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In 1819, Rowland Hill moved his father's Hill Top School from central Birmingham, establishing a new school called Hazelwood at Edgbaston, an affluent suburb, as an "educational refraction of Priestley's ideas". Hazelwood soon became a model for the education of the new middle classes, aiming to give sufficient knowledge and skills to enable a boy to continue self-education throughout a life "most useful to society and most happy to himself". The new school, which Hill designed himself, had both a science laboratory and a swimming pool. In his Plans for the Government and Liberal Instruction of Boys, Hill argued that kindness, instead of corporal punishment, and moral influence, rather than fear, should be to the fore in school discipline. Science should be a compulsory subject, and boys were to be self-governing. Hazelwood School gained international attention when Marc Antoine Jullien visited the school and wrote about it in the issue of Revue encyclopédique for June 1823, then sent his own son there.
A 19th-century extension built for the school
Hazelwood so impressed Jeremy Bentham that in 1827 a branch of the school was created at Bruce Castle in Tottenham, with Rowland Hill as its head master. Unfortunately for the old school, the new one proved much more popular than the old, with boys transferring to it in large numbers, and in 1833 the original Hazelwood School closed and became a home for Francis and Caroline Clark (sister of Rowland Hill) and their large family. Its educational system was continued at the new Bruce Castle School.
From its beginning Rowland Hill ran the school along radical lines, inspired by his friends Richard Price, Thomas Paine, and Joseph Priestley. Its principle was that the role of the schoolmaster is to instill the desire to learn, more than to impart facts. There was no corporal punishment and alleged transgressions were tried by a court of pupils. The school's curriculum included foreign languages, science and engineering. At the time, most established schools focussed on Classics, and for a school to include engineering in its curriculum was almost unheard of.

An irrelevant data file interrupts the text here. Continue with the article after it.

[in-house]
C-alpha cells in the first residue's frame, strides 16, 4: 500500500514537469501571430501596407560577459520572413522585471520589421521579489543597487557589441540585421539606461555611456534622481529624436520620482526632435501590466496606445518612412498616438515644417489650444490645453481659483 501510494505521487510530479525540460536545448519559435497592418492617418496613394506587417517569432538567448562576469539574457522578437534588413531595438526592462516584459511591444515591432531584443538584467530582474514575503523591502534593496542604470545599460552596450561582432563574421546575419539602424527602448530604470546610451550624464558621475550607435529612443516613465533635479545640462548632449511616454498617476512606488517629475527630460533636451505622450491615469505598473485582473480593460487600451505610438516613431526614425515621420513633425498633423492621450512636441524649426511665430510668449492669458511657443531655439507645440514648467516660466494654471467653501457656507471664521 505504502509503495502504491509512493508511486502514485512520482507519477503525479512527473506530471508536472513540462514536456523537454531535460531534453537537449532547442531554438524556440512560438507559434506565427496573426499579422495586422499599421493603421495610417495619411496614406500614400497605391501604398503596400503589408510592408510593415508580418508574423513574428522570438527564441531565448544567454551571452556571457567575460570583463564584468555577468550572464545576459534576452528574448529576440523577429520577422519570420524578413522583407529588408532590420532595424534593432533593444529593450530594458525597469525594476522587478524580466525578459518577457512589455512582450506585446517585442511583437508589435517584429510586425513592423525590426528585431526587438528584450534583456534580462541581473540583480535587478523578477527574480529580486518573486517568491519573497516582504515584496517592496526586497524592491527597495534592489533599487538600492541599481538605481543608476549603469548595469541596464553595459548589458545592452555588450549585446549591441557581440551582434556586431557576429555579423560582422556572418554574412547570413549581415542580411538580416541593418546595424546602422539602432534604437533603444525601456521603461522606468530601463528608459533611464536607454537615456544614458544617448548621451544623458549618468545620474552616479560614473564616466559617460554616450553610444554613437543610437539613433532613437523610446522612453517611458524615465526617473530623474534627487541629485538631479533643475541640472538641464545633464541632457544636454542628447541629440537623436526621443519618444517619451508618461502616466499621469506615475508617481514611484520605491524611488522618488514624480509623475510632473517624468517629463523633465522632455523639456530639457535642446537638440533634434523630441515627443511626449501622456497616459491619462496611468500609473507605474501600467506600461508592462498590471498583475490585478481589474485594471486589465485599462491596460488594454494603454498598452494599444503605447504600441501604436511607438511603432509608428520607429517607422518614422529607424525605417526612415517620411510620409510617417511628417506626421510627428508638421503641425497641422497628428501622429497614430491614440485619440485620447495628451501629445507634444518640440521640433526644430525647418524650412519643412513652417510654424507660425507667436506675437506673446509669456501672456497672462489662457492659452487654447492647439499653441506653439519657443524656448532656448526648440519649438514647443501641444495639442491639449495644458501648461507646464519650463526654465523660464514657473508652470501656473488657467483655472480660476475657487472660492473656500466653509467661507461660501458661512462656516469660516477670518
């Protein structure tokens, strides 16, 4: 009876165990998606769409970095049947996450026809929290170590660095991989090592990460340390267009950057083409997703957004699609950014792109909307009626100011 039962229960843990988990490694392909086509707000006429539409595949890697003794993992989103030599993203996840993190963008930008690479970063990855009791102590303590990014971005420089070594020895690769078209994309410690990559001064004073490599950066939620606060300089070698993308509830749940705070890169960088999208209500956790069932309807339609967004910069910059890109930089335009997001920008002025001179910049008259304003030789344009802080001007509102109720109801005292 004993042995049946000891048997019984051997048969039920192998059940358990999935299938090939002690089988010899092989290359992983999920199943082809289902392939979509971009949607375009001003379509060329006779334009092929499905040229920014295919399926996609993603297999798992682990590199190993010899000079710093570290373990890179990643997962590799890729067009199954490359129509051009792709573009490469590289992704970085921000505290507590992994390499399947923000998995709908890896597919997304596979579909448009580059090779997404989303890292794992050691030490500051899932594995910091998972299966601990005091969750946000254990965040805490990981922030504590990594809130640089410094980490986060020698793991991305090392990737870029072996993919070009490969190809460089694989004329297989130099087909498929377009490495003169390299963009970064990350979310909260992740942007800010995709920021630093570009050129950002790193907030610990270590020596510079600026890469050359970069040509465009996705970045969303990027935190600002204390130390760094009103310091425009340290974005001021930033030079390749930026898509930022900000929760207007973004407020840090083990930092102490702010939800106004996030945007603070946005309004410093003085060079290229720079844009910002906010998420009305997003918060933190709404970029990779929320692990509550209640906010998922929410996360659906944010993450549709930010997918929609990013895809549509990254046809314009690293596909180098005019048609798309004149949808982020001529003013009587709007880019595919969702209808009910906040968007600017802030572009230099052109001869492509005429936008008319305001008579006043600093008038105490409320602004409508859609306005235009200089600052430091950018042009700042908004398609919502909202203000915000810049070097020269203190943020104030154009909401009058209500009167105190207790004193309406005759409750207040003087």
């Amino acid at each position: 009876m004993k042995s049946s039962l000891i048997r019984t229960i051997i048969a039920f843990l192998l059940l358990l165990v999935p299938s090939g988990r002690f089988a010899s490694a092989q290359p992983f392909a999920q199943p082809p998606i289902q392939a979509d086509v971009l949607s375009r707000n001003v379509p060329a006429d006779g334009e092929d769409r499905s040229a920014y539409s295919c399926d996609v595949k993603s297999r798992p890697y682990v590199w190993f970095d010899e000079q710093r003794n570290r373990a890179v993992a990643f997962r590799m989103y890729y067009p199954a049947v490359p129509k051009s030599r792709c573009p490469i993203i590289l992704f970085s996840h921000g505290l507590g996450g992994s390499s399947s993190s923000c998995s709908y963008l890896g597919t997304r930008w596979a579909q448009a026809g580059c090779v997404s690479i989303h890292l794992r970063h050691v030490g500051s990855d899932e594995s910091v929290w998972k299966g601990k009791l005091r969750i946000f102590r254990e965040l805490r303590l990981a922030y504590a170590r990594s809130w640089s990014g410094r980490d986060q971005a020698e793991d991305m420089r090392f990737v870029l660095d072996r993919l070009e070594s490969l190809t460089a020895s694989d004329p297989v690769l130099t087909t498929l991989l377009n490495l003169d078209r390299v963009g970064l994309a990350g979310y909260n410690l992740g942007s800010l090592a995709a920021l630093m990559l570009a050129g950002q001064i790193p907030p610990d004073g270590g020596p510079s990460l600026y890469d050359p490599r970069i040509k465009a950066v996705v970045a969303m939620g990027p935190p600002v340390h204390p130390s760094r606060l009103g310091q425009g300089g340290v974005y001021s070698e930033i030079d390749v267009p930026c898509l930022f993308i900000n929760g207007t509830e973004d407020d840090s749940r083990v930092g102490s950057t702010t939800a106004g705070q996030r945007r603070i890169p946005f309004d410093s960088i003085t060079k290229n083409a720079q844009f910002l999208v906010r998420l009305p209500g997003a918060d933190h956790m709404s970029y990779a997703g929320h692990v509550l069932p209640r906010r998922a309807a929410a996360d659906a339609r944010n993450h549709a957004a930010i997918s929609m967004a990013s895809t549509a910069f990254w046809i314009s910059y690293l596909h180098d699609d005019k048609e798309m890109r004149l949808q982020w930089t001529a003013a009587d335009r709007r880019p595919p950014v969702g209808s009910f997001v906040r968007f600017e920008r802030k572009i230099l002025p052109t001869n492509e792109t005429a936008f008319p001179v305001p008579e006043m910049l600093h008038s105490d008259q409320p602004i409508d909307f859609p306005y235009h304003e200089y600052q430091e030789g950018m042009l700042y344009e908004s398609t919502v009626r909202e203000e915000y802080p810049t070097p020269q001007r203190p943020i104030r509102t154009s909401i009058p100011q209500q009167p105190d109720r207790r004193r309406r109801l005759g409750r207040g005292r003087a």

In 1839 Rowland Hill was appointed as head of the General Post Office, where he introduce the world's first postage stamps. He left the school in the hands of his younger brother, Arthur Hill, who continued as head master until 1868, when he was succeeded by his son Birkbeck Hill. He retired in 1877, ending his family's long connection with the school. The Rev. William Almack succeeded him.
The Bruce Castle School was in some ways a victim of its own success. As its methods were adopted elsewhere, parents returned to traditional schools which had adapted themselves to a new age. The Rev. William Almack continued to run the school until 1891, when it was closed. The Municipal Borough of Tottenham bought the house and grounds, which were opened to the public as Bruce Castle Park in June 1892. The Park is still in use, and is adjacent to Broadwater Farm.
A printing press designed by Rowland Hill and built by pupils of the school is on display at London's Science Museum.